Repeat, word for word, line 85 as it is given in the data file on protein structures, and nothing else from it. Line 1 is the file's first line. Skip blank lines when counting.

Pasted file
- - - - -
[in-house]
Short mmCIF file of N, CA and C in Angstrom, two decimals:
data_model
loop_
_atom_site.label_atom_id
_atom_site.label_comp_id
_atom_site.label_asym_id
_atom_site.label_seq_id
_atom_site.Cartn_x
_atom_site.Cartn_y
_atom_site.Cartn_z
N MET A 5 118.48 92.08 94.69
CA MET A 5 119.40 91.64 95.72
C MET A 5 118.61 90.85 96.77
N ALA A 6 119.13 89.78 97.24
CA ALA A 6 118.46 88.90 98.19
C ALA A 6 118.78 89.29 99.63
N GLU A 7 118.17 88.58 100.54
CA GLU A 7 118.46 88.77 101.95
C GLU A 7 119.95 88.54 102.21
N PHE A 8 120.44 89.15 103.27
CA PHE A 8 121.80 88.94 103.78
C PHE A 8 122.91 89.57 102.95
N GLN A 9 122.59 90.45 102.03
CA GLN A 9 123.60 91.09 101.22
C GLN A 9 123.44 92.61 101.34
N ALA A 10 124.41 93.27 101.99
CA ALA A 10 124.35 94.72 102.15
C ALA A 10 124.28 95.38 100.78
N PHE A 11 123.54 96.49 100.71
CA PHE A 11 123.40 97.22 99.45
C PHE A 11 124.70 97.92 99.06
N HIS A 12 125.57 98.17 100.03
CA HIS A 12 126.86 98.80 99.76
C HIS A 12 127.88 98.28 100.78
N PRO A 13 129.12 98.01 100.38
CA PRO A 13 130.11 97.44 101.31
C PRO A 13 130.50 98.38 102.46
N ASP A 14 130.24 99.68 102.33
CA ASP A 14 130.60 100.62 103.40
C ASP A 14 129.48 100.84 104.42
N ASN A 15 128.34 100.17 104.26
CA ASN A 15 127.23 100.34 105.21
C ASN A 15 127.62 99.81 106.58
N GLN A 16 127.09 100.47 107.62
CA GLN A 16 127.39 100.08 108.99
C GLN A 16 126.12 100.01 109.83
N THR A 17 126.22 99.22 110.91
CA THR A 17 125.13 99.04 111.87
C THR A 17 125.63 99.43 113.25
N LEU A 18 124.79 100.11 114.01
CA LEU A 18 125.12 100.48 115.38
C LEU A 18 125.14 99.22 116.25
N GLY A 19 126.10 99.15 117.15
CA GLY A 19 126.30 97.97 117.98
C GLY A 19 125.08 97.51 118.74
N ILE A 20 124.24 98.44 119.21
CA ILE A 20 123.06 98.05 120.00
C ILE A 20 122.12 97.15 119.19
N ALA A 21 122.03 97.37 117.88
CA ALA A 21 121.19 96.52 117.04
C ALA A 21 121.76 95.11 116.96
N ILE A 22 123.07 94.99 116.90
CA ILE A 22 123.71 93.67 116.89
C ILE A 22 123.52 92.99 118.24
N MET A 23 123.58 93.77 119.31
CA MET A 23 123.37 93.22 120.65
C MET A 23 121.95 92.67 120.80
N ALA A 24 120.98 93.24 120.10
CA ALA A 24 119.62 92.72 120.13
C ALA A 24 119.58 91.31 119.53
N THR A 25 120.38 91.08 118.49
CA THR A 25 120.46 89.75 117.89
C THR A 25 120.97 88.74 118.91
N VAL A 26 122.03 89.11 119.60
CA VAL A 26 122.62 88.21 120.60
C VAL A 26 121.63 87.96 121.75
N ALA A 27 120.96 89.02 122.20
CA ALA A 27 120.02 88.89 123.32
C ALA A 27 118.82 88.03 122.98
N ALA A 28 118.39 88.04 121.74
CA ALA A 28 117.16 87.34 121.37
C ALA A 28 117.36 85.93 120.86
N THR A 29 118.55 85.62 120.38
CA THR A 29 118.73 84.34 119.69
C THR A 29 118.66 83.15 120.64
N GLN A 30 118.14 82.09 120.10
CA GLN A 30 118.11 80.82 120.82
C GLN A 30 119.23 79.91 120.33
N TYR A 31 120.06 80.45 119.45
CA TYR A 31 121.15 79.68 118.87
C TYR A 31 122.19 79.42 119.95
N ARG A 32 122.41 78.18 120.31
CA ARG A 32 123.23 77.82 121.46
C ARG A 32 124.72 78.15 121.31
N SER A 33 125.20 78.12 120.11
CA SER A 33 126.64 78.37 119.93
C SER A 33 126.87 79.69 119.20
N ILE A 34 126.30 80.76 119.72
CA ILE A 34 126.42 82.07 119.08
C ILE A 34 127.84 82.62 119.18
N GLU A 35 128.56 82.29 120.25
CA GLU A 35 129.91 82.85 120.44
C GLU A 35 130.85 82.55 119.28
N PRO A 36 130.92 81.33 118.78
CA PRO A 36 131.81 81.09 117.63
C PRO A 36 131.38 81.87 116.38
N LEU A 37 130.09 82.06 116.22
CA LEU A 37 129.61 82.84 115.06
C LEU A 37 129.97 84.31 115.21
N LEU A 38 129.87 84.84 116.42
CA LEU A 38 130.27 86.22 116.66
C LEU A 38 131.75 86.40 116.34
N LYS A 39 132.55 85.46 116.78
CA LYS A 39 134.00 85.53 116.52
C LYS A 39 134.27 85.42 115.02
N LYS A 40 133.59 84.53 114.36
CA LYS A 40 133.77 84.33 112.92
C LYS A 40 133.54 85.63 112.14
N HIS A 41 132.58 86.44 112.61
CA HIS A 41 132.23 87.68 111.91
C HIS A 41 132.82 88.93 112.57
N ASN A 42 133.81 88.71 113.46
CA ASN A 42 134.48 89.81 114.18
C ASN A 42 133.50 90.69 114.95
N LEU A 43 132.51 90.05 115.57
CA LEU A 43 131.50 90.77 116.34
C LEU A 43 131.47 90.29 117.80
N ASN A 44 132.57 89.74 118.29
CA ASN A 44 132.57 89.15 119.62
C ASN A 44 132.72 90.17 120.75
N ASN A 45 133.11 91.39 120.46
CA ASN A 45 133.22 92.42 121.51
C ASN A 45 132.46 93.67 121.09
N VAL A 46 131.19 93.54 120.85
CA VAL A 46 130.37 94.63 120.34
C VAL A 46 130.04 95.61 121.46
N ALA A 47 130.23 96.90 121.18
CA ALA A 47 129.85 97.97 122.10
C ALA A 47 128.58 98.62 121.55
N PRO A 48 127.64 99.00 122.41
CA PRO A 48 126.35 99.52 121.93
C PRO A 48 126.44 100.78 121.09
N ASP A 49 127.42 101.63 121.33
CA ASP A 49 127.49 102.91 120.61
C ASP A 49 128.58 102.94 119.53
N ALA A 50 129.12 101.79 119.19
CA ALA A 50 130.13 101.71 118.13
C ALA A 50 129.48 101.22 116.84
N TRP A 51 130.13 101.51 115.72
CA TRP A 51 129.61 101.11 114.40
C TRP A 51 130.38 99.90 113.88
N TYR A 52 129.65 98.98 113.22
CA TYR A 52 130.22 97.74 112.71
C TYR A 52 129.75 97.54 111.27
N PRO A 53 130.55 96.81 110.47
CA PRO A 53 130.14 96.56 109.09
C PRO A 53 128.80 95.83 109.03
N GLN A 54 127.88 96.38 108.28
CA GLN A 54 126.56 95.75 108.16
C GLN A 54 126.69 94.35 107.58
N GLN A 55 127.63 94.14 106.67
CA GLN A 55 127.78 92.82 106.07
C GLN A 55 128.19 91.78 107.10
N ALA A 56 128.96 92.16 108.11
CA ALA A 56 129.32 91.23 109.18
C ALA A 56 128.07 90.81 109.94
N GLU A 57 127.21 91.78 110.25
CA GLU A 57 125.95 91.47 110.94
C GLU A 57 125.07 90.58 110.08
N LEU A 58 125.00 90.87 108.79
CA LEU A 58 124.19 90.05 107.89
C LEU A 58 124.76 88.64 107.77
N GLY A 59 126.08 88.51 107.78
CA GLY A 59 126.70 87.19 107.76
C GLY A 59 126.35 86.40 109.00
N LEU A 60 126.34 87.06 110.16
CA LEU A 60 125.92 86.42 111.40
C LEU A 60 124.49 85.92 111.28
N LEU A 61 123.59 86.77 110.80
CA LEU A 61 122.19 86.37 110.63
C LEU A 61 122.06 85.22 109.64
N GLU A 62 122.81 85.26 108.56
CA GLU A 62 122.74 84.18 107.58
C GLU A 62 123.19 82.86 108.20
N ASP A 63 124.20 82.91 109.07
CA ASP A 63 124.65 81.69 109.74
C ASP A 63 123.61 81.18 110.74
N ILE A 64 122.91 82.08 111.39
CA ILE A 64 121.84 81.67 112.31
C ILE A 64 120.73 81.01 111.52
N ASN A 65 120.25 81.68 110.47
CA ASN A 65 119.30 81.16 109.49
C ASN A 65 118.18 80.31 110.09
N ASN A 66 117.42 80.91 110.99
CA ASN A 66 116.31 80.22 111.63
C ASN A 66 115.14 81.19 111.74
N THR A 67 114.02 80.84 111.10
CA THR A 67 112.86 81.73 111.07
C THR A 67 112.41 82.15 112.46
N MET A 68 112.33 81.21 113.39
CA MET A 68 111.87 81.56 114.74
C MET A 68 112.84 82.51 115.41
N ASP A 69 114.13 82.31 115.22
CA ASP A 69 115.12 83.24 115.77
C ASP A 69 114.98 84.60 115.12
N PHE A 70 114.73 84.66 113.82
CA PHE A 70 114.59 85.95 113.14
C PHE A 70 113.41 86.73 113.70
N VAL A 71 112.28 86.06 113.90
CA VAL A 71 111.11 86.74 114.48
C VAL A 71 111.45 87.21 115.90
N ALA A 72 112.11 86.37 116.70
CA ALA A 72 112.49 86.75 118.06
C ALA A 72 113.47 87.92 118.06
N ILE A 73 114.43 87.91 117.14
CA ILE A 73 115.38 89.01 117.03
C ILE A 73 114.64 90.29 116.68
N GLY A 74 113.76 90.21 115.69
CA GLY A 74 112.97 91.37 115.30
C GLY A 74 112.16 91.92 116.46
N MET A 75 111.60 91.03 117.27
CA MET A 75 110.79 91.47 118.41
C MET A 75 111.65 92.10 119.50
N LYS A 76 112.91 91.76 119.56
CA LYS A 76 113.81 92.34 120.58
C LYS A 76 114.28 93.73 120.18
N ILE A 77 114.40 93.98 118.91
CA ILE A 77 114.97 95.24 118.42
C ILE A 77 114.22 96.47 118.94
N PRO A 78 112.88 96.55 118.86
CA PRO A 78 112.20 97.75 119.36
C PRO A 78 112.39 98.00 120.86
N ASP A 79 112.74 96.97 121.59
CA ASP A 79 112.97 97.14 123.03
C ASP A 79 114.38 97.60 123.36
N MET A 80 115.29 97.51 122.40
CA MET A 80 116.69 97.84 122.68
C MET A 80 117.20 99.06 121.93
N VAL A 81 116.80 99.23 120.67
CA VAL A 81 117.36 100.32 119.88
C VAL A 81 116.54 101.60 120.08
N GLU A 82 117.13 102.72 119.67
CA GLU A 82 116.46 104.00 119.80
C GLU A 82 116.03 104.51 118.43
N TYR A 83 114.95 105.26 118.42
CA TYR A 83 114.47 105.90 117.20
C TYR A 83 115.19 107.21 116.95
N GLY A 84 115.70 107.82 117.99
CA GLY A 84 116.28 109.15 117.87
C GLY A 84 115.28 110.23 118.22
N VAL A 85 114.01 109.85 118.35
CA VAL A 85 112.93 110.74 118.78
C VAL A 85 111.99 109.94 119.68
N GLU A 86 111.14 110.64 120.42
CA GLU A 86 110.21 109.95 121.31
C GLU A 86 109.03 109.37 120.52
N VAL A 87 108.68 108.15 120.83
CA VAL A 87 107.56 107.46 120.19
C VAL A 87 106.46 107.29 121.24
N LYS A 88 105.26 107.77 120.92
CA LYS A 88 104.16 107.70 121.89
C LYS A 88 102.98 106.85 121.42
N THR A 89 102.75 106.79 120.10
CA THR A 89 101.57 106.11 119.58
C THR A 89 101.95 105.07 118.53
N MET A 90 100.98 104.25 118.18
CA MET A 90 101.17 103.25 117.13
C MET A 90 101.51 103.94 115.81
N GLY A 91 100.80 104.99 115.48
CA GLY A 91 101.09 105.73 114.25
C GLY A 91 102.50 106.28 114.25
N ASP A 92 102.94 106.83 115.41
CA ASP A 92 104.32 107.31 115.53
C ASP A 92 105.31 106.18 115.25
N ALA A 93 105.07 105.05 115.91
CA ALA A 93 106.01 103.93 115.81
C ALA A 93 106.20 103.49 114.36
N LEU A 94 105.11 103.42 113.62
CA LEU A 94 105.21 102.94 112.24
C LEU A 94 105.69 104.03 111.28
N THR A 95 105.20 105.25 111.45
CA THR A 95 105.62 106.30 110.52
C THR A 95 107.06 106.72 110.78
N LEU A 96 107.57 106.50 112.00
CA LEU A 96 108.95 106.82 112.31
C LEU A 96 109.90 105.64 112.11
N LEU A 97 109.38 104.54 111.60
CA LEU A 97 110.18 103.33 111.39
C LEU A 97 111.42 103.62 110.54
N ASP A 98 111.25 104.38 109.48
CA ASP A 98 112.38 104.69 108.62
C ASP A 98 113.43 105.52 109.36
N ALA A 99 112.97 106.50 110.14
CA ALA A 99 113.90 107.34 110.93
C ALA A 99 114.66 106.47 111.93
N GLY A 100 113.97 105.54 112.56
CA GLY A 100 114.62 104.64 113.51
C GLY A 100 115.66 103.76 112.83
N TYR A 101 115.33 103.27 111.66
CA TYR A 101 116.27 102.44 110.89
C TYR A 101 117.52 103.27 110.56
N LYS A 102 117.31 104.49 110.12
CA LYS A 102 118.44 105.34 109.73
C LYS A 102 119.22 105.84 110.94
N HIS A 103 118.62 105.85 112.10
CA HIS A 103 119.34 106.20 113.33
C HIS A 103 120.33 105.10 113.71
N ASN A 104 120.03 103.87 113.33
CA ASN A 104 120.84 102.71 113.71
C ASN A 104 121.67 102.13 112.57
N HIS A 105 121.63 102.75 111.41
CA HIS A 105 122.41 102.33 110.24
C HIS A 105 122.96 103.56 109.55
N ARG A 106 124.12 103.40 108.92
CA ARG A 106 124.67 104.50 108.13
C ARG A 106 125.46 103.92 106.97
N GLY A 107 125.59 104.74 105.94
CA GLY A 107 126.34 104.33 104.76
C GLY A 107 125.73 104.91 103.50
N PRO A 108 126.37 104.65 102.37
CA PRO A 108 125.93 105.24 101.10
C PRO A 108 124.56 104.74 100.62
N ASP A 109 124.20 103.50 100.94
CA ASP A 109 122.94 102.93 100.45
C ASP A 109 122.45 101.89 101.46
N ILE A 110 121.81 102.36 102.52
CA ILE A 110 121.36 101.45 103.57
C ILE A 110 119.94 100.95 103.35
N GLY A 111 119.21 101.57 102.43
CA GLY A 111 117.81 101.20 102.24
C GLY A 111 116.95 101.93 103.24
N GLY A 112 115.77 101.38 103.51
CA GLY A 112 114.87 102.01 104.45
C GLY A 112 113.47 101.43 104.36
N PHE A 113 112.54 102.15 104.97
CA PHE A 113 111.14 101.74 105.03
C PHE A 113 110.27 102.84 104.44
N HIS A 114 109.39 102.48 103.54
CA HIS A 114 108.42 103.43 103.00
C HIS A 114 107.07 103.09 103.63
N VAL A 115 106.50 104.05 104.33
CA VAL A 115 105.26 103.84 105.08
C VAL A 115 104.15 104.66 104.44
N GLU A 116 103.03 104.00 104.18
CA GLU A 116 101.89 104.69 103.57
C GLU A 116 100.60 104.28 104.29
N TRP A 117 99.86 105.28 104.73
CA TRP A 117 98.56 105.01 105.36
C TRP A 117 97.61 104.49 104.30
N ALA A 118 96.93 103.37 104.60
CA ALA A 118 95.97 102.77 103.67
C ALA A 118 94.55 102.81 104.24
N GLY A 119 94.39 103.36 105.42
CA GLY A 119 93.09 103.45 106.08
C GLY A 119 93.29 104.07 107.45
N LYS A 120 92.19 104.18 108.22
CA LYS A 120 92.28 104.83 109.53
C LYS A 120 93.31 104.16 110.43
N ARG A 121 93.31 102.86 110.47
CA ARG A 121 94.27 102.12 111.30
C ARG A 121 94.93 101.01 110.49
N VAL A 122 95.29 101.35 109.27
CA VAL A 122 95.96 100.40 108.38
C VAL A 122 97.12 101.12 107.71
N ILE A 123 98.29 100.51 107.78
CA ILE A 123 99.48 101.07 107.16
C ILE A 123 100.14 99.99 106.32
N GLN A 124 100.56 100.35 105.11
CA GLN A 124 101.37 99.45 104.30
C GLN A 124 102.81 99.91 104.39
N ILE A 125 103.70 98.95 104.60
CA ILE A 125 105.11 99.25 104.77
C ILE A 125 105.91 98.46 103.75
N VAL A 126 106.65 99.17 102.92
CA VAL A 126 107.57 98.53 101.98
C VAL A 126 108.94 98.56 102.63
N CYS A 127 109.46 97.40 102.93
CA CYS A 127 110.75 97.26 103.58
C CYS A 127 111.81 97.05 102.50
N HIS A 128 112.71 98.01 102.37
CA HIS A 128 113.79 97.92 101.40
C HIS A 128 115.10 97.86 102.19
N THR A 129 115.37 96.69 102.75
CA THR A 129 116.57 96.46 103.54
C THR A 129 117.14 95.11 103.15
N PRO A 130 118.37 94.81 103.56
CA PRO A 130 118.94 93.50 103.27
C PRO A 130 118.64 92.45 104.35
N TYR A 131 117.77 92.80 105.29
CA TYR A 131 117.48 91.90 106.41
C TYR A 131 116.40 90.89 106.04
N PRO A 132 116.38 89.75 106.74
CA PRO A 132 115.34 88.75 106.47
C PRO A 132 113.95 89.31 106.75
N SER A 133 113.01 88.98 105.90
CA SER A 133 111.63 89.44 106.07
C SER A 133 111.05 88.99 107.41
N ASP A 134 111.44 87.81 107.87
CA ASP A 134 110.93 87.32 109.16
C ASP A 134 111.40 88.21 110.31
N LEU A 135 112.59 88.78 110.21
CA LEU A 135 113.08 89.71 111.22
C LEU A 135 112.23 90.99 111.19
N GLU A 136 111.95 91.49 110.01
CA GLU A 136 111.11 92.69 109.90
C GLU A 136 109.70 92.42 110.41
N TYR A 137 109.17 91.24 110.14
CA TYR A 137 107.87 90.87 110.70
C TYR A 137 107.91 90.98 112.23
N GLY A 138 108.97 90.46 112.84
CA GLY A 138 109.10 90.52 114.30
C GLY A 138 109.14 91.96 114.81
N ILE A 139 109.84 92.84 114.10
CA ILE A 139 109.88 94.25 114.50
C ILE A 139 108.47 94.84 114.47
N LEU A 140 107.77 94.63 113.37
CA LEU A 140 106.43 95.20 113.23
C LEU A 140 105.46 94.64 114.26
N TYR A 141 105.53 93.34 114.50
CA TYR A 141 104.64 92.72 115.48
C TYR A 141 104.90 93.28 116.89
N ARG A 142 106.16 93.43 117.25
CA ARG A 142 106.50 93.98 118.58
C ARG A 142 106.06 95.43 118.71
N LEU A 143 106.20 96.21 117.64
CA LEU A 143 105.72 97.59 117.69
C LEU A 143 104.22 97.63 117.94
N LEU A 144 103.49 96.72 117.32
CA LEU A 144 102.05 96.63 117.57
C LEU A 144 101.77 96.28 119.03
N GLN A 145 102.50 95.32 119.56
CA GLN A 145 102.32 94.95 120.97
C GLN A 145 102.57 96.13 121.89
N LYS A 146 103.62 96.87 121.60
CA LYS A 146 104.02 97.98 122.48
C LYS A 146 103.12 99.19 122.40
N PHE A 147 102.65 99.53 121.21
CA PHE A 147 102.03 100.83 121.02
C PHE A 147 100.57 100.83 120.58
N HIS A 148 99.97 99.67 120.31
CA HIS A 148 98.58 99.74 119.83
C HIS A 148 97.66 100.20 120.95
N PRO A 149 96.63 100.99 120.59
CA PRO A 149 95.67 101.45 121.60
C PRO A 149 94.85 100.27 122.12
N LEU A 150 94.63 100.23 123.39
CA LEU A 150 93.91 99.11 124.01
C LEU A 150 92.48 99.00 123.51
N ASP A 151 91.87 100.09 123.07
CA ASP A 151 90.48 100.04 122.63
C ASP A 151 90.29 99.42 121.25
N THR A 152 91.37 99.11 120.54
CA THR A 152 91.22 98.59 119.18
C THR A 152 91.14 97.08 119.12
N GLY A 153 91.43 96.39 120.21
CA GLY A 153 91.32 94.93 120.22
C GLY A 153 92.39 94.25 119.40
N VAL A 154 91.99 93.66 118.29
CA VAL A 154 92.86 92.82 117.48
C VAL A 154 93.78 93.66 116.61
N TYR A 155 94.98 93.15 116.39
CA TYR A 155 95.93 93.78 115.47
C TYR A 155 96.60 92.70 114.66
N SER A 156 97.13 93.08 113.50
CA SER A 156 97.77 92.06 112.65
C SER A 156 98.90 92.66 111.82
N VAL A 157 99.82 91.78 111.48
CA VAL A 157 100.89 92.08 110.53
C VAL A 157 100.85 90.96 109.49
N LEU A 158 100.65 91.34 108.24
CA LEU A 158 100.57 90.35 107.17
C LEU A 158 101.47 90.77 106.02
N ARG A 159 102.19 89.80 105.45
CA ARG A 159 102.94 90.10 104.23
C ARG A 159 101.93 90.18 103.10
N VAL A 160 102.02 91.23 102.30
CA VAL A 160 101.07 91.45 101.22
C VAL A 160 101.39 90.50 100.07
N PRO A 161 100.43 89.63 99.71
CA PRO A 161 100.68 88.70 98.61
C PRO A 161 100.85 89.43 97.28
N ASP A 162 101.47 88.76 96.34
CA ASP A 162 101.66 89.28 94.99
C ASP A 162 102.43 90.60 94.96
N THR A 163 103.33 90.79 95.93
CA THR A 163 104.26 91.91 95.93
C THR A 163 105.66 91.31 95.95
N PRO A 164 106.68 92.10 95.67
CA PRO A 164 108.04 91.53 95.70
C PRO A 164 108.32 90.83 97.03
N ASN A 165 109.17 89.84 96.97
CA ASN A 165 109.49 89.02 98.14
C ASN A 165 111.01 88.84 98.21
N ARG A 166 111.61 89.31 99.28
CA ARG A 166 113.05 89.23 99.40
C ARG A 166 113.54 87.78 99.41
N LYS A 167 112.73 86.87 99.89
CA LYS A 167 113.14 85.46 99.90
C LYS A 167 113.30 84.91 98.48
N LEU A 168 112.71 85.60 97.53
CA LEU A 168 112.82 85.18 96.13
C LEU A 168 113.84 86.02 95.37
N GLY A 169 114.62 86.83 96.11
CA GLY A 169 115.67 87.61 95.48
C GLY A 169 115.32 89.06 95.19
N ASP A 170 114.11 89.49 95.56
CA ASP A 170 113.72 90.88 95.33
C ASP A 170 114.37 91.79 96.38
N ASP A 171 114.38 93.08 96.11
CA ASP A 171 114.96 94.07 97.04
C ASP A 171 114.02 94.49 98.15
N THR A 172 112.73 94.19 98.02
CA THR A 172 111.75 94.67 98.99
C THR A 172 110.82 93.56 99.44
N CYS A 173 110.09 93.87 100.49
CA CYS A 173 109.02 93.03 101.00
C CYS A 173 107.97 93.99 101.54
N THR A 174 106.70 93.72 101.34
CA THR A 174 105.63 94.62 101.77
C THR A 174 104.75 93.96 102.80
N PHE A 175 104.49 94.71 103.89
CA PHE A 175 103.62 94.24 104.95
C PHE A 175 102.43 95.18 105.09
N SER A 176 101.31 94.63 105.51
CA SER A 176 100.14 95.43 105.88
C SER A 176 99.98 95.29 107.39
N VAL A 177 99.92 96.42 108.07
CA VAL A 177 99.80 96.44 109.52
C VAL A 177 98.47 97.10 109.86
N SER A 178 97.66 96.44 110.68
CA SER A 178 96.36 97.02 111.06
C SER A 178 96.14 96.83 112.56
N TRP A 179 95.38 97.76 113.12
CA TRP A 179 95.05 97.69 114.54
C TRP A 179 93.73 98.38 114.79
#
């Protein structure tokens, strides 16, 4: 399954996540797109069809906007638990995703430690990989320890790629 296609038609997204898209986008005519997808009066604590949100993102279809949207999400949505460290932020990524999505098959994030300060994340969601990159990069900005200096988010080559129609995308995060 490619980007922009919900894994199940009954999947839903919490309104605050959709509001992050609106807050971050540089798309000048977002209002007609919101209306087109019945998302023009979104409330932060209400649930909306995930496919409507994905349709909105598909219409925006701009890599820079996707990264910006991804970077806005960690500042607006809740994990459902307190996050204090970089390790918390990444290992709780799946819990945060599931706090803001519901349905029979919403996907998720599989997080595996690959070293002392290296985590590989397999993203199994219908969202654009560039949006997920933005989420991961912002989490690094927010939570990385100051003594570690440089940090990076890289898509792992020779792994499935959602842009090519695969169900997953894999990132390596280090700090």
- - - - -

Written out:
CA THR A 29 118.73 84.34 119.69